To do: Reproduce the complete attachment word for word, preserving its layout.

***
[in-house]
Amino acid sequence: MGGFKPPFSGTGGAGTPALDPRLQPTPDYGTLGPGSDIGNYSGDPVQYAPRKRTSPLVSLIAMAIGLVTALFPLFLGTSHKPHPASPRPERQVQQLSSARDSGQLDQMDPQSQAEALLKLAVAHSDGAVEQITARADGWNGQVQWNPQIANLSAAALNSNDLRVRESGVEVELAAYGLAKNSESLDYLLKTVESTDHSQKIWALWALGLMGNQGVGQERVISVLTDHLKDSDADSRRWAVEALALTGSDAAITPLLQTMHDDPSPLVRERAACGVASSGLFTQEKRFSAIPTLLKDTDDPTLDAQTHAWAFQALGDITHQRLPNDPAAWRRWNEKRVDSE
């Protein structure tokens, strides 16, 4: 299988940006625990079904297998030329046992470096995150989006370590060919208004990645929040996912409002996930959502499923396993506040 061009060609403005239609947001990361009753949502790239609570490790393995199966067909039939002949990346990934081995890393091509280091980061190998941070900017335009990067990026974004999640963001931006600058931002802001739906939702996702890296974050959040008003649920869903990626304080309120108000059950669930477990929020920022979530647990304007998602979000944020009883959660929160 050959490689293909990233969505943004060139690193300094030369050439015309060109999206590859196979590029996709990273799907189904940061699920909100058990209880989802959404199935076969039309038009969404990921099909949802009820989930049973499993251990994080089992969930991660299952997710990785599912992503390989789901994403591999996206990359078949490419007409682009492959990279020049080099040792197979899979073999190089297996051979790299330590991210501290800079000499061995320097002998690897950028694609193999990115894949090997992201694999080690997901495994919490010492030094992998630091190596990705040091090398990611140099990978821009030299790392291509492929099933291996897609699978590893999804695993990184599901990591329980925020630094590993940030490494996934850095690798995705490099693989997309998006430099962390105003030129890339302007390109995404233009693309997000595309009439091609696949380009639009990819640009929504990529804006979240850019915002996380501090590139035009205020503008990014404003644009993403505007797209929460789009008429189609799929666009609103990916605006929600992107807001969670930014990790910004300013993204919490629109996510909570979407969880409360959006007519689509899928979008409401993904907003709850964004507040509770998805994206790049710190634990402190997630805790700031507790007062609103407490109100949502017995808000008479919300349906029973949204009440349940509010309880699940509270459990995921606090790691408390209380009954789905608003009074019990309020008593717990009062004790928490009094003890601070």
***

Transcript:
[in-house]
Amino acid sequence: MGGFKPPFSGTGGAGTPALDPRLQPTPDYGTLGPGSDIGNYSGDPVQYAPRKRTSPLVSLIAMAIGLVTALFPLFLGTSHKPHPASPRPERQVQQLSSARDSGQLDQMDPQSQAEALLKLAVAHSDGAVEQITARADGWNGQVQWNPQIANLSAAALNSNDLRVRESGVEVELAAYGLAKNSESLDYLLKTVESTDHSQKIWALWALGLMGNQGVGQERVISVLTDHLKDSDADSRRWAVEALALTGSDAAITPLLQTMHDDPSPLVRERAACGVASSGLFTQEKRFSAIPTLLKDTDDPTLDAQTHAWAFQALGDITHQRLPNDPAAWRRWNEKRVDSE
């Protein structure tokens, strides 16, 4: 299988940006625990079904297998030329046992470096995150989006370590060919208004990645929040996912409002996930959502499923396993506040 061009060609403005239609947001990361009753949502790239609570490790393995199966067909039939002949990346990934081995890393091509280091980061190998941070900017335009990067990026974004999640963001931006600058931002802001739906939702996702890296974050959040008003649920869903990626304080309120108000059950669930477990929020920022979530647990304007998602979000944020009883959660929160 050959490689293909990233969505943004060139690193300094030369050439015309060109999206590859196979590029996709990273799907189904940061699920909100058990209880989802959404199935076969039309038009969404990921099909949802009820989930049973499993251990994080089992969930991660299952997710990785599912992503390989789901994403591999996206990359078949490419007409682009492959990279020049080099040792197979899979073999190089297996051979790299330590991210501290800079000499061995320097002998690897950028694609193999990115894949090997992201694999080690997901495994919490010492030094992998630091190596990705040091090398990611140099990978821009030299790392291509492929099933291996897609699978590893999804695993990184599901990591329980925020630094590993940030490494996934850095690798995705490099693989997309998006430099962390105003030129890339302007390109995404233009693309997000595309009439091609696949380009639009990819640009929504990529804006979240850019915002996380501090590139035009205020503008990014404003644009993403505007797209929460789009008429189609799929666009609103990916605006929600992107807001969670930014990790910004300013993204919490629109996510909570979407969880409360959006007519689509899928979008409401993904907003709850964004507040509770998805994206790049710190634990402190997630805790700031507790007062609103407490109100949502017995808000008479919300349906029973949204009440349940509010309880699940509270459990995921606090790691408390209380009954789905608003009074019990309020008593717990009062004790928490009094003890601070």